Setting aside, though, the possibility that such a plan might not be, in the end, what Francis actually has in mind, and prescinding for the moment from the possibility that Canon 377 § 5 might have been written too broadly to begin with, it is important to realize that the norm itself rests on some very strong Conciliar roots.

The Second Vatican Council’s decree on bishops, Christus Dominus (1965) 20, stated: Since the apostolic office of bishops was instituted by Christ the Lord and pursues a spiritual and supernatural purpose, this sacred ecumenical synod declares that the right of nominating and appointing bishops belongs properly, peculiarly, and per se exclusively to the competent ecclesiastical authority. Therefore, for the purpose of duly protecting the freedom of the Church and of promoting more conveniently and efficiently the welfare of the faithful, this holy council desires that in future no more rights or privileges of election, nomination, presentation, or designation for the office of bishop be granted to civil authorities. The civil authorities, on the other hand, whose favorable attitude toward the Church the sacred synod gratefully acknowledges and highly appreciates, are most kindly requested voluntarily to renounce the above-mentioned rights and privileges which they presently enjoy by reason of a treaty or custom, after discussing the matter with the Apostolic See.

The kind of language suggests that more than temporary expediencies are at work behind Canon 377 and that, therefore, more than temporary expediencies should be considered before disregarding it.

A number of countries still enjoy a concordat-based right to prior notice of pending episcopal appointments in their lands, this, to allow time for exchanges of views concerning same (Exegetical Comm II/1:759), but a few others have, in whole or in part, surrendered their rights in these matters (GB&I Comm 216). The trend may be small, but it is welcome.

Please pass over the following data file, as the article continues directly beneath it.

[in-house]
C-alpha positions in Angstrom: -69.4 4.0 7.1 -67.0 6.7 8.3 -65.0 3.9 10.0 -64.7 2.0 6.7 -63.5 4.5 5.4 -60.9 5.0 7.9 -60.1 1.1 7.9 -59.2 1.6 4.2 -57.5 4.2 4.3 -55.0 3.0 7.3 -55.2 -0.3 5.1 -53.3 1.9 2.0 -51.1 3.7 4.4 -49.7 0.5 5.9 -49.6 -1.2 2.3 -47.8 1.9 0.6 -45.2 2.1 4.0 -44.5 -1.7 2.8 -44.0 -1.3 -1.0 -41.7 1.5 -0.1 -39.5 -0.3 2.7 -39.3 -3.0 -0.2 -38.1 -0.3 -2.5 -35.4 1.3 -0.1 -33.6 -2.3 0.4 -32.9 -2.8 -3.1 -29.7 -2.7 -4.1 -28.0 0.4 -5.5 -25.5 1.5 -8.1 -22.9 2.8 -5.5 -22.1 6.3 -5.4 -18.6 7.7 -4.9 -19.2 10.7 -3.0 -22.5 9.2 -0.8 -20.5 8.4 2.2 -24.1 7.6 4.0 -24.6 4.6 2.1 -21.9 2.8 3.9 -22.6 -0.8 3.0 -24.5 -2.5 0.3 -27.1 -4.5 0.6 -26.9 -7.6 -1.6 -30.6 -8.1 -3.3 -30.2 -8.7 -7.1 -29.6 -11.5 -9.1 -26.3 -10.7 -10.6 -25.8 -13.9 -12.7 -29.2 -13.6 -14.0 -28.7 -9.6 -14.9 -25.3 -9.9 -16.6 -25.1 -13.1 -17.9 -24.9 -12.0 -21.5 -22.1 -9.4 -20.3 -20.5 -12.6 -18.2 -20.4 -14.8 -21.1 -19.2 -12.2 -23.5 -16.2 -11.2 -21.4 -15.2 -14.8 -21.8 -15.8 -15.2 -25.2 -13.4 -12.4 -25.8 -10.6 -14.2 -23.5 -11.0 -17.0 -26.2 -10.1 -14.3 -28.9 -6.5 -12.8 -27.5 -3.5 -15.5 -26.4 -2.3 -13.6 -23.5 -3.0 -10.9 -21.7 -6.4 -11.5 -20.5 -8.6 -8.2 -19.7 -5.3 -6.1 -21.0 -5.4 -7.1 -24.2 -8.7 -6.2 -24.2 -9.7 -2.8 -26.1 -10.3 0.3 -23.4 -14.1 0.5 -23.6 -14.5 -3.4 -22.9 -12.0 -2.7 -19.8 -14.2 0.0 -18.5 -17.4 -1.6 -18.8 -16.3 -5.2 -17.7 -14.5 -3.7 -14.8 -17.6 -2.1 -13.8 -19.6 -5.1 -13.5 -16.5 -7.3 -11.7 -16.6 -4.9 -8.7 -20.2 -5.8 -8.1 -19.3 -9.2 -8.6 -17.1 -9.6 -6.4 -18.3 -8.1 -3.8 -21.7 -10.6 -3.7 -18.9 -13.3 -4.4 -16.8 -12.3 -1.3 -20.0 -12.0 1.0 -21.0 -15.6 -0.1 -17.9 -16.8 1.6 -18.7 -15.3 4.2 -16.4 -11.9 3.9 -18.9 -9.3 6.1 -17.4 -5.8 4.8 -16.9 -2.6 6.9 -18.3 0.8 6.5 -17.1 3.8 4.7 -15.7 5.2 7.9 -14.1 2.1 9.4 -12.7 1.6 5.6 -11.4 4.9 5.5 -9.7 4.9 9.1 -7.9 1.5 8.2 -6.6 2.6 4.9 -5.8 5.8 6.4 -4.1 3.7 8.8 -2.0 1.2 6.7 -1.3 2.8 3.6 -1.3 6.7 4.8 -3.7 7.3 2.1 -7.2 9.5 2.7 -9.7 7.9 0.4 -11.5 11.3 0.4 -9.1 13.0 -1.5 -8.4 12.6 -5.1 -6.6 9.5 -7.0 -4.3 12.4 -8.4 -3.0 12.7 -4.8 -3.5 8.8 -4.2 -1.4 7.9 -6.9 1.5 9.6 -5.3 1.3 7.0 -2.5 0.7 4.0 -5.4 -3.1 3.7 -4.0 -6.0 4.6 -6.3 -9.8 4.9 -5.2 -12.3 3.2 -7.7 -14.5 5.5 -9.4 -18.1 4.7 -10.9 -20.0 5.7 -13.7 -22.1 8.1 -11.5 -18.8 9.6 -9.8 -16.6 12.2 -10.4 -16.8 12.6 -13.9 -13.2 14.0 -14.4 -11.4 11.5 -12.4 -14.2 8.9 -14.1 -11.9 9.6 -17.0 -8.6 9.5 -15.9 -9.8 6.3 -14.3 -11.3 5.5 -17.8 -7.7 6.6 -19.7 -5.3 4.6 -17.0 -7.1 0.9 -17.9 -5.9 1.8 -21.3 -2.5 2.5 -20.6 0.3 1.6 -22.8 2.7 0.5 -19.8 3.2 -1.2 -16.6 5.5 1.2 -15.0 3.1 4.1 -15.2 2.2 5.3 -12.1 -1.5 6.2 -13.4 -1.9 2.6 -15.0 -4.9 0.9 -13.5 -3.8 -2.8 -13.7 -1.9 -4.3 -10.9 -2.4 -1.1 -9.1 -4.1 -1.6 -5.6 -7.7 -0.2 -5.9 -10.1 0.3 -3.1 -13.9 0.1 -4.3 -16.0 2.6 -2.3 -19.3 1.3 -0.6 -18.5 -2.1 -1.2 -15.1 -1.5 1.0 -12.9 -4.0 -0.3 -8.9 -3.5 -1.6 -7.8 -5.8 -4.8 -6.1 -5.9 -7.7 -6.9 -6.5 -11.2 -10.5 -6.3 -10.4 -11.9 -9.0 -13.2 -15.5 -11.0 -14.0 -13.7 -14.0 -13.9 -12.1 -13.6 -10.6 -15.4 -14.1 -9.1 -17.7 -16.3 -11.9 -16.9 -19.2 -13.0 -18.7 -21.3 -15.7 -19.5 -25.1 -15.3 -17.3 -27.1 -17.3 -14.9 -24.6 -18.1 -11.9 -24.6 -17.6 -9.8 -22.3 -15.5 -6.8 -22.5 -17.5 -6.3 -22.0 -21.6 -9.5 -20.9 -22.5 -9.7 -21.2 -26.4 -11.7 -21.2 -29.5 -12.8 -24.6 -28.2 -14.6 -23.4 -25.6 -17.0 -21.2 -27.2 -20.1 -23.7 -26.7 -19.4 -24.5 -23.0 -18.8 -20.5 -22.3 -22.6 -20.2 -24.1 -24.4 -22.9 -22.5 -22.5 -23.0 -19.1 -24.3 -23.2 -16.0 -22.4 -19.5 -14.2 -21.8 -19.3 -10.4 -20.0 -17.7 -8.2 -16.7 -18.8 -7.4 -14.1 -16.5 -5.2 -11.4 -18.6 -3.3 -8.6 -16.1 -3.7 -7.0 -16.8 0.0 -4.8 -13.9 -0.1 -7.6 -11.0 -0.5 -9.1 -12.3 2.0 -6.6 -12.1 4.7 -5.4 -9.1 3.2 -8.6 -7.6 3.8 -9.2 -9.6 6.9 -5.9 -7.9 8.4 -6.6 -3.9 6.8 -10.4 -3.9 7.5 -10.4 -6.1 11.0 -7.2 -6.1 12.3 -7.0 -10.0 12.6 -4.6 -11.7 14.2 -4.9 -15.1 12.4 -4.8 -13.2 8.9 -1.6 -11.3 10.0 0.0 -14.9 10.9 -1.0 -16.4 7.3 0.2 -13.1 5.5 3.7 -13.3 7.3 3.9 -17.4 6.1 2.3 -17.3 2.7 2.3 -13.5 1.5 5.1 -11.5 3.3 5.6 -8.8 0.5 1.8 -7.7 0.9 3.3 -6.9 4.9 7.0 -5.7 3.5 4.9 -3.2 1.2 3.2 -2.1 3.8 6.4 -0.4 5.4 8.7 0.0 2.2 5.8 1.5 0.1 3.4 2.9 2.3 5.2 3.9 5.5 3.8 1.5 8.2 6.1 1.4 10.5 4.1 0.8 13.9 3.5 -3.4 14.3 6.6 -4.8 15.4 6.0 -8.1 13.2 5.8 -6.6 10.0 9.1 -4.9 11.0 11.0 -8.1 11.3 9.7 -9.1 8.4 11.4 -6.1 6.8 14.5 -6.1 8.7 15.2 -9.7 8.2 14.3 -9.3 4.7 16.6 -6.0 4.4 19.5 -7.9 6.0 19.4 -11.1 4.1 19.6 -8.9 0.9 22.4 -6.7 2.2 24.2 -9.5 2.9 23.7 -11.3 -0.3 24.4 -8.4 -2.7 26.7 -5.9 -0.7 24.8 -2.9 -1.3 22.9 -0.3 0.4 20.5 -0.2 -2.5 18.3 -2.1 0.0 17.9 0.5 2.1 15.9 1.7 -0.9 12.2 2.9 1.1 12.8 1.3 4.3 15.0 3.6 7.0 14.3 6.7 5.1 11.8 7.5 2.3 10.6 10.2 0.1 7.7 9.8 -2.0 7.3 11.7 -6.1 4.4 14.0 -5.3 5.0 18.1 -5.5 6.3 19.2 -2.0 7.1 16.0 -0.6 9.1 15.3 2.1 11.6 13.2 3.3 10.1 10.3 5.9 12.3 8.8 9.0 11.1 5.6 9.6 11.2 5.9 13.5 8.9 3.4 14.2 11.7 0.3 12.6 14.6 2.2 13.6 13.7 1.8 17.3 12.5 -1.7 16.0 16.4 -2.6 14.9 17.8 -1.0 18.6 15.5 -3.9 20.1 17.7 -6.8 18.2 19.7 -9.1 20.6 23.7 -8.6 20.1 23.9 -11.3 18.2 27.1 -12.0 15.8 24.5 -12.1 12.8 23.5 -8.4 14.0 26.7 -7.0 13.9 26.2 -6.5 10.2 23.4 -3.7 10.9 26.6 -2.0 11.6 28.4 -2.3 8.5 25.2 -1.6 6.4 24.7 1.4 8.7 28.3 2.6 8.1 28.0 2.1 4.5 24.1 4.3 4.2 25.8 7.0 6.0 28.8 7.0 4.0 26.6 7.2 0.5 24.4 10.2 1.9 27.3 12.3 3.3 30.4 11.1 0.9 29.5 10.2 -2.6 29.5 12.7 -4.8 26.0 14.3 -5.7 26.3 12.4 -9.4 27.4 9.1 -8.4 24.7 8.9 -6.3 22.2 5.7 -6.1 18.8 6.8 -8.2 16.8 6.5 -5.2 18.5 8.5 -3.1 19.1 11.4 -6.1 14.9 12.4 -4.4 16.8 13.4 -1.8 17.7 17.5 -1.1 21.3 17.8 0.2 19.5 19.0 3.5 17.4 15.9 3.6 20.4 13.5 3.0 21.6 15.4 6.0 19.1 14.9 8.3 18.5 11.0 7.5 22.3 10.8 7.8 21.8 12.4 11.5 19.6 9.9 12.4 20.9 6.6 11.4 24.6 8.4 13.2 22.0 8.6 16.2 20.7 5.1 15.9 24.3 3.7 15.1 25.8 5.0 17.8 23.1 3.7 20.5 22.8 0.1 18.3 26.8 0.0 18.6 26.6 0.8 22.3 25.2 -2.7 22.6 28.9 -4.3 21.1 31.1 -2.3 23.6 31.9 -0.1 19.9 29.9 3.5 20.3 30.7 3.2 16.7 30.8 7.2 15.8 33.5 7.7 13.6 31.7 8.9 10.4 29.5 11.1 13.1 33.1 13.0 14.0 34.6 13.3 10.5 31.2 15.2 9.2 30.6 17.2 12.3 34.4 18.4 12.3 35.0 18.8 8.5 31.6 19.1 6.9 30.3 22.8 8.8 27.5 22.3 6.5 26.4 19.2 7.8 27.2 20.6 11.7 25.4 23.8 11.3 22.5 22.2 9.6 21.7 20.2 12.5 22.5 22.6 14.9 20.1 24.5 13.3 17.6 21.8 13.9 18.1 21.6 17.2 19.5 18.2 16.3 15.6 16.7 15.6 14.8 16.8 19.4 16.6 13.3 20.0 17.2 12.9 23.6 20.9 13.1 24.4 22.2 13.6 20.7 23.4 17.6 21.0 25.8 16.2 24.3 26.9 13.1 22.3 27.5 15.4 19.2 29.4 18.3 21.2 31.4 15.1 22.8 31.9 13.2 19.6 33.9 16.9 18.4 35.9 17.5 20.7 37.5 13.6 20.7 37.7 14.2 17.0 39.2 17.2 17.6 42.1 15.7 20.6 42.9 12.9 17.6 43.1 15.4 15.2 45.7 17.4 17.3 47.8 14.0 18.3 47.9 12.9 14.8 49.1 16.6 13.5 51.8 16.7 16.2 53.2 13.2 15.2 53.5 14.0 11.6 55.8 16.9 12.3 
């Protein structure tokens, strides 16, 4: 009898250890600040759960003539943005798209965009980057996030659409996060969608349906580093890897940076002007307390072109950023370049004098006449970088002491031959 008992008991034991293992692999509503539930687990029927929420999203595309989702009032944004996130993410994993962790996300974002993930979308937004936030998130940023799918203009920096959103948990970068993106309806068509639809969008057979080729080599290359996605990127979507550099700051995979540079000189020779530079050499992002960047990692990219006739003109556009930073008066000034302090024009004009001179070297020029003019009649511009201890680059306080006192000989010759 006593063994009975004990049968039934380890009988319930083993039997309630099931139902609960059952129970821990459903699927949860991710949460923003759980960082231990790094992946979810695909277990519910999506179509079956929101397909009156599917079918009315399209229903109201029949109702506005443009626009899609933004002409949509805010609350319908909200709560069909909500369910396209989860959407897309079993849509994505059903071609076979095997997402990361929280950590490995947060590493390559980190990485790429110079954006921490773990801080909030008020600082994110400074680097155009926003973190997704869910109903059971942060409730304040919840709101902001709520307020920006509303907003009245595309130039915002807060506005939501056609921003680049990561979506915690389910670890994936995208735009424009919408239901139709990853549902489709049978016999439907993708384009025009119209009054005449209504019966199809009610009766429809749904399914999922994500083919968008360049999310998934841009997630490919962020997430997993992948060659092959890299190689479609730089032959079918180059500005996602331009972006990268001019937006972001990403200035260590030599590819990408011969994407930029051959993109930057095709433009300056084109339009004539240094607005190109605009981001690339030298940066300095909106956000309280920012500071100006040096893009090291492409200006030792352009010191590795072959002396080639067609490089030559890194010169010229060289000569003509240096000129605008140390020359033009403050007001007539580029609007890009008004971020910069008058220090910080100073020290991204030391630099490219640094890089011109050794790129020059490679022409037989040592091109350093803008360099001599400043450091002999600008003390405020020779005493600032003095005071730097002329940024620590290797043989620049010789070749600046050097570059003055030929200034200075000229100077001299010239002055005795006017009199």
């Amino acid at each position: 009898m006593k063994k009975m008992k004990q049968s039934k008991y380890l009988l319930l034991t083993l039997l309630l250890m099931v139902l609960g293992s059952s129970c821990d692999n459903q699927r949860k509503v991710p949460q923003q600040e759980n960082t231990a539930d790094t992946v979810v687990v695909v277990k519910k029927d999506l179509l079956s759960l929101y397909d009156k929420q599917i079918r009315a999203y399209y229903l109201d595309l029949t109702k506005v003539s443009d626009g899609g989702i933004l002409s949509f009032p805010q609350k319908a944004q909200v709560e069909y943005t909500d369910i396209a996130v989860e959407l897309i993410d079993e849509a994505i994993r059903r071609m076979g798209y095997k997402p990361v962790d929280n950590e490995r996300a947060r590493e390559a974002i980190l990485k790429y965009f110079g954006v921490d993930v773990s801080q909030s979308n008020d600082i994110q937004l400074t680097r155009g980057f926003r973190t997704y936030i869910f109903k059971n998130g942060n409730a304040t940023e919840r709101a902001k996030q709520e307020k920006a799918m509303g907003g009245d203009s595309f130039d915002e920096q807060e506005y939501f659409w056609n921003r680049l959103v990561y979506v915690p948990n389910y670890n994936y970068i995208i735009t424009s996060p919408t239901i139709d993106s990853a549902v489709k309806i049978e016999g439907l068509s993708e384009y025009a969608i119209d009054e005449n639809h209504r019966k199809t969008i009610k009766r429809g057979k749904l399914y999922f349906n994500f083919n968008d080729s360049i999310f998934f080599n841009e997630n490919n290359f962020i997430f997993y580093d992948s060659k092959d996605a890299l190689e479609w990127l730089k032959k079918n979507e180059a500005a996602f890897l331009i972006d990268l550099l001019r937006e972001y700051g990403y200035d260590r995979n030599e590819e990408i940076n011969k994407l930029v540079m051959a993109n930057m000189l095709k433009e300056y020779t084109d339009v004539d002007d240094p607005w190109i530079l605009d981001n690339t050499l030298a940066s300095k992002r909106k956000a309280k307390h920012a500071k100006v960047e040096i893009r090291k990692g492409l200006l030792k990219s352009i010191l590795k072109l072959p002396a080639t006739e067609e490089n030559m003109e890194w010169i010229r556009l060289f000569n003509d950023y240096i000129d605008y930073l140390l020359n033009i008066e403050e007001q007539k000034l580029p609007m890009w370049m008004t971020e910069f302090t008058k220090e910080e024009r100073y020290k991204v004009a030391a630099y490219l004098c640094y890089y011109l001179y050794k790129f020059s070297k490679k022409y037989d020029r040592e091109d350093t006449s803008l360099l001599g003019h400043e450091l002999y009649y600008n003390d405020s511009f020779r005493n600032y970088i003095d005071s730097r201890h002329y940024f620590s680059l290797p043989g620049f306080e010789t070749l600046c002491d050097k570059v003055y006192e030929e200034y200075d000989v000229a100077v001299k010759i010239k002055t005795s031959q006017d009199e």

The Holy See / China negotiations are not, it seems, limited to episcopal appointment matters, and prudence will, as always, have to temper the application of principles. Still, let’s hope that Church-State negotiations in one very tense corner of the world don’t result in unintended Church-State consequences for others.

Addendum: (1) A few months ago George Weigel made points worth recalling here. (2) Cdl. Zen has more to say here.

‘Sexual relations’ and ‘conjugal relations’ differ categorically

Among the fault lines revealed by the ecclesiastical earthquakes erupting after Pope Francis’ Amoris laetitia, we can see, I suggest, how some high-ranking ecclesiastics seem inadequately to understand the differences between “sexual relations” and “conjugal relations”.

Most any man and any woman can have sexual relations, of course, but only spouses can have conjugal relations. While physically the actions are the same, the differences between a non-married couple engaging in sexual relations and a married couple engaging in conjugal relations are numerous in the natural order (emotionally, psychologically, even legally); if engaged in between Christians, those differences become categorical (sacramentally, spiritually, and even canonically).

I flagged this confusing of “sexual relations” with “conjugal relations” in my comments on the Maltese Disaster noting that Bps. Scicluna & Grech had carelessly spoken of non-married couples exercising a conjugal virtue (Criteria, # 9). But they were not the first, nor are they the only, prelates to disregard the crucial distinctions applicable here.